Earth Had The Hottest Summer On Record In 2023, Says NASA

Earth Had The Hottest Summer On Record In 2023, Says NASA

Greenhouse gas emissions are a major driver behind climate change.

The Earth experienced the warmest June-August period on record this year, according to American space agency NASA and the National Oceanic and Atmospheric Administration (NOAA). It was the hottest summer in the Northern Hemisphere and the warmest winter in the Southern Hemisphere.

The months of June, July, and August were 0.23 degrees Celsius warmer than any previous summer in NASA’s record and 1.2 degrees Celsius warmer than the average summer between 1951 and 1980. Additionally, August temperature was 1.2 degrees Celsius higher than usual. It is to be noted that in the Northern Hemisphere, meteorological summer lasts from June to August.

This new record comes as a global heat wave intensified wildfires in Canada and Hawaii and fueled intense heat in South America, Japan, Europe, and the US, as per NASA.

NASA Administrator Bill Nelson said in a statement, “Summer 2023’s record-setting temperatures aren’t just a set of numbers – they result in dire real-world consequences. From sweltering temperatures in Arizona and across the country, to wildfires across Canada, and extreme flooding in Europe and Asia, extreme weather is threatening lives and livelihoods around the world.”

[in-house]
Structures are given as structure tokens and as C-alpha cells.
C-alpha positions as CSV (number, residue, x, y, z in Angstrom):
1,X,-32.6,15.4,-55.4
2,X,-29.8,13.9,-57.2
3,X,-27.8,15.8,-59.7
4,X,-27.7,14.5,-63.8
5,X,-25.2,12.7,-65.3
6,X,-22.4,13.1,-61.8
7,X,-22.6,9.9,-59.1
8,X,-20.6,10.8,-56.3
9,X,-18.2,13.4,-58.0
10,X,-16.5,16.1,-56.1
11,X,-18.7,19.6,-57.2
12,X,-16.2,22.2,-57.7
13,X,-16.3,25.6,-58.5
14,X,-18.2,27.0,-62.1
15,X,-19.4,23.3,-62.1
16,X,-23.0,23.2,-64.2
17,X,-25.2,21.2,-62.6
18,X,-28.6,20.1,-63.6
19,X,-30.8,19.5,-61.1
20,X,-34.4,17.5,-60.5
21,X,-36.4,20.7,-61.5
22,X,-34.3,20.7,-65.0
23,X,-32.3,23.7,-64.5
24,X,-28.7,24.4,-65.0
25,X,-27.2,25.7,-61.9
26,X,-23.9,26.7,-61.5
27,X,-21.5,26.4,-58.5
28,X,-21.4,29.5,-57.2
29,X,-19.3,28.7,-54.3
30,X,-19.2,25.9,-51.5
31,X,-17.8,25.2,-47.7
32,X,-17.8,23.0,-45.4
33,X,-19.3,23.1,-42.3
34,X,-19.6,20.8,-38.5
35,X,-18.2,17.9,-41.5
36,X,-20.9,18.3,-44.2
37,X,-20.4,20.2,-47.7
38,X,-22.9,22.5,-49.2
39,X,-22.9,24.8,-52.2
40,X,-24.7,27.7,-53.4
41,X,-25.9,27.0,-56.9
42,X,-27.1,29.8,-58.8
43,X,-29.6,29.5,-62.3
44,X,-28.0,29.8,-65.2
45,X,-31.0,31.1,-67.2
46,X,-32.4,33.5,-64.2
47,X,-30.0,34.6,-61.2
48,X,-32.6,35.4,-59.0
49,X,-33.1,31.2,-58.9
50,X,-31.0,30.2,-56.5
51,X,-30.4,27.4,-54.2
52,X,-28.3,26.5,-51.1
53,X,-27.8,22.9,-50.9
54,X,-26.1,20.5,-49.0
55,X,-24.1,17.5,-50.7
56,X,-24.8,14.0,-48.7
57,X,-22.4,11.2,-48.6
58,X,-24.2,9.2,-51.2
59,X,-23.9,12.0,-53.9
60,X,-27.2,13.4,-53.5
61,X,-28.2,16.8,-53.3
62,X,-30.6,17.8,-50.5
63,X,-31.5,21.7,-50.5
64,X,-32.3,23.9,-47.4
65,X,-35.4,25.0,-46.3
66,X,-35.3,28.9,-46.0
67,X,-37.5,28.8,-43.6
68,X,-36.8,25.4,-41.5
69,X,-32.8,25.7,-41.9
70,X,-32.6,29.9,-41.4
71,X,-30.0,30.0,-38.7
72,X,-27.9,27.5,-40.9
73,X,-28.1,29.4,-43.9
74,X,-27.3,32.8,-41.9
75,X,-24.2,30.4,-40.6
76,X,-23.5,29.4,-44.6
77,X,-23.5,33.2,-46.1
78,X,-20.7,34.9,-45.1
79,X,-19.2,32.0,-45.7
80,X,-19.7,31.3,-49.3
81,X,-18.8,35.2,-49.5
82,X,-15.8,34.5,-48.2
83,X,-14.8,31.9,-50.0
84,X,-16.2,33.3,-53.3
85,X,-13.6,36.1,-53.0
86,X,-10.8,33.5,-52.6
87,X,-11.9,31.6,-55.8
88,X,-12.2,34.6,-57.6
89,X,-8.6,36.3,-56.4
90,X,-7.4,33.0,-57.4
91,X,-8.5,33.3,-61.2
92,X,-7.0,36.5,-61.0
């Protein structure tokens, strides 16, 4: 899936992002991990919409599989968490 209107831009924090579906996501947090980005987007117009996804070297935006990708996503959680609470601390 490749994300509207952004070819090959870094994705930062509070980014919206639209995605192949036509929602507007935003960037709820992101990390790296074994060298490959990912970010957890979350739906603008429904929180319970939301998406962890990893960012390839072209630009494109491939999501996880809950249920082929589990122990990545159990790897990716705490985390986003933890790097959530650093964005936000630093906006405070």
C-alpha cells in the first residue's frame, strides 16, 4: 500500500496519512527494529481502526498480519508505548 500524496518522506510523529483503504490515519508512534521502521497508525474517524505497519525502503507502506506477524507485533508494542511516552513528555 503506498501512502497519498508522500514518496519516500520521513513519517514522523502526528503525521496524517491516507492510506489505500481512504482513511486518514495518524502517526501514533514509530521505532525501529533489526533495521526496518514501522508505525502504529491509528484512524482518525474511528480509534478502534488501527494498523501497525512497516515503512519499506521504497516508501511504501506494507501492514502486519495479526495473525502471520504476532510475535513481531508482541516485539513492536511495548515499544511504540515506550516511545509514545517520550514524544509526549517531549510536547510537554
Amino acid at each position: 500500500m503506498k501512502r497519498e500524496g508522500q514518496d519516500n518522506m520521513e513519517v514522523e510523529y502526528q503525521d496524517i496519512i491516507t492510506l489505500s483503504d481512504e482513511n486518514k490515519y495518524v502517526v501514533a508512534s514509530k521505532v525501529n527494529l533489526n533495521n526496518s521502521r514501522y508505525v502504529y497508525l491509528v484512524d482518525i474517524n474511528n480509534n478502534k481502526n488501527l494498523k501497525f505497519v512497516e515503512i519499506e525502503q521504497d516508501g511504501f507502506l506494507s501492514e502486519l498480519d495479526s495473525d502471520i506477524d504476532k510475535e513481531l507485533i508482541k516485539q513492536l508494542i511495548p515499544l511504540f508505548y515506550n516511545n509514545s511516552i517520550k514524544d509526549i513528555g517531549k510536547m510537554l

Greenhouse gas emissions have been identified as a major driver behind climate change and the worldwide warming trend that resulted in such a sweltering summer. NOAA chief scientist Sarah Kapnick said, “Not only was last month the warmest August on record by quite a lot, it was also the globe’s 45th-consecutive August and the 534th-consecutive month with temperatures above the 20th-century average. Global marine heat waves and a growing El Nino are driving additional warming this year, but as long as emissions continue driving a steady march of background warming, we expect further records to be broken in the years to come.”

The tropical Pacific Ocean experiences El Nino, a natural climate trend characterised by higher-than-normal sea surface temperatures. The phenomenon may have wide-ranging consequences, frequently bringing colder, wetter weather to the Southwest of the US and drought to nations in the western Pacific, such as Australia and Indonesia, according to NASA.

“Unfortunately, climate change is happening. Things that we said would come to pass are coming to pass. And it will get worse if we continue to emit carbon dioxide and other greenhouse gases into our atmosphere,” Gavin Schmidt, a climate scientist with the space agency stated.

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